A) A combination of bitter sprays, lots of chewable alternatives and more time spent out of its hutch may improve this.
Your rabbit may be chewing on the cage for a number of reasons such as boredom, looking for fibrous materials so eat or as a means of escape. To prevent this you will probably have to tackle all these behaviors. Make sure you rabbit has lots of alternative chew toys, wooden blocks are OK but if you rabbit seems intent on customising its environment you need to give it lots of chewables that it can easily destroy as such as a cardboard box or some old toilet roll centers.
A common defense for unwanted chewing bahaviour if to use a bitter spray from a pet shop. Its surprising what rabbits will eat so you may find this has little effect so don’t be put of it if doesn’t work. If all else fails you will find as the sharp corners are rounded of your rabbit will become less interested in them however I would try and stop it before them by putting some plastic or metal L shaped corner strips over the areas that are being damaged. You can obtain these from DIY stores.


Q) Should I bringing my rabbit indoors over winter?
I worried my rabbits hutch is too cold over winter should I bring him indoors and what will I need to do.

A) I’m sure you rabbit would be a lot more comfortable indoors during cold spells or over the cold winter months. Man-made hutches don’t offer the same protection against the extremes of cold as a deep burrow underground and significant insulation is required to prevent exposure to temperature that can drop quickly inside a hutch. Keeping you rabbits inside will also mean you spend more time with them which may be less appealing in the cold winter months. And doesn’t worry with a little bit of encouragement that can get used to using a litter tray.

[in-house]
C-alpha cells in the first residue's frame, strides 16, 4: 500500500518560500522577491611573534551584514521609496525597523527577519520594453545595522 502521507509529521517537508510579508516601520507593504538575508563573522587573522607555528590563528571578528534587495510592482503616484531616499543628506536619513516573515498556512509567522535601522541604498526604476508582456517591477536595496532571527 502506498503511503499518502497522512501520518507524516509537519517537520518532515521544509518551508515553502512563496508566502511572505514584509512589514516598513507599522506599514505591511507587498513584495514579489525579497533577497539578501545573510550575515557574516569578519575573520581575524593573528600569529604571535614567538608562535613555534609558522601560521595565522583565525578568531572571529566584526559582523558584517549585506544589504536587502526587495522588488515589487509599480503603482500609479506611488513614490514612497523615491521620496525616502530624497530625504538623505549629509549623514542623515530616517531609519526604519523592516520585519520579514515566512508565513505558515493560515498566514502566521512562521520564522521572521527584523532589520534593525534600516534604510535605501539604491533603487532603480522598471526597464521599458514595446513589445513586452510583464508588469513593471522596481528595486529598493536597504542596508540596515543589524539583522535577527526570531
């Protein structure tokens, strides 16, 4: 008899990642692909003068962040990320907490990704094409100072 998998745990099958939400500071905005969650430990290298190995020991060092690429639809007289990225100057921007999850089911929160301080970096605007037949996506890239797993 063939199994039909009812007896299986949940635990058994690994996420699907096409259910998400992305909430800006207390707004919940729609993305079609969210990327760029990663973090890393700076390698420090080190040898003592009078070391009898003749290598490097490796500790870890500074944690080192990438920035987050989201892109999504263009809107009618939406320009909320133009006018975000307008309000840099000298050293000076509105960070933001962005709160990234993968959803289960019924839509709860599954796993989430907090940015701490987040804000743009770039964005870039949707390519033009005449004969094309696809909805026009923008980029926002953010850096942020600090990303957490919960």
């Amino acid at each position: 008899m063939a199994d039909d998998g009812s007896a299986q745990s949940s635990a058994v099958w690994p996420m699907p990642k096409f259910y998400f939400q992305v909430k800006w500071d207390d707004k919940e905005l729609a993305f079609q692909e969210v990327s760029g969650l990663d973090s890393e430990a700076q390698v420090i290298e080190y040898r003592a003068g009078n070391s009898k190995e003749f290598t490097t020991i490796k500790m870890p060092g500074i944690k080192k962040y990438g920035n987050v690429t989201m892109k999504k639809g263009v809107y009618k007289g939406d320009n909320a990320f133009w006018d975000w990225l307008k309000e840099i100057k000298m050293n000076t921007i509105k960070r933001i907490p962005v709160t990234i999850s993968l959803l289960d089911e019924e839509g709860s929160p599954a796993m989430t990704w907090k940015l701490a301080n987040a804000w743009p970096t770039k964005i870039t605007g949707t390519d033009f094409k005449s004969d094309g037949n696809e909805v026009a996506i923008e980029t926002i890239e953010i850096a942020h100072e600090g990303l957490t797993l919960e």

You will need to use apply some tried and tested bunny proof your home just as you would if you had a house rabbit. This will ensure you home is safe and prevent damage from digging and chewing. Most of these things can be installed as a temporary measure making it easy to accommodate your rabbit over the winter.
The main things you will need to do are:
1) Provide a secure place for your rabbit in the day such as a large cage, a pet pen or a room. They just need enough room for a litter tray and to be able to hop and spring about a bit. Make sure its high enough for them to stretch up in.
2) They are also going to need a few hours each day roaming freely in the rooms you want to share with them. This room will need to be fully bunny proofed including concealing electrical cords, ensuring poisonous plants are removed and blocking of potentially dangerous areas such as under a sofa.

Q) What is the name of a baby rabbit call?
For instance a baby goose is a gosling and a baby puffin is a pufflet.

A) A baby rabbits is normally called a Kitten or Kit for short
The can also be called a Leveret, Bunny or Nestling. The term Bun comes from old English dialect, first recorded in the sixteenth century. It describes a squirrel or rabbit. Bunny was used primarily as a term of endearment in the following century but was later transferred back to the rabbit.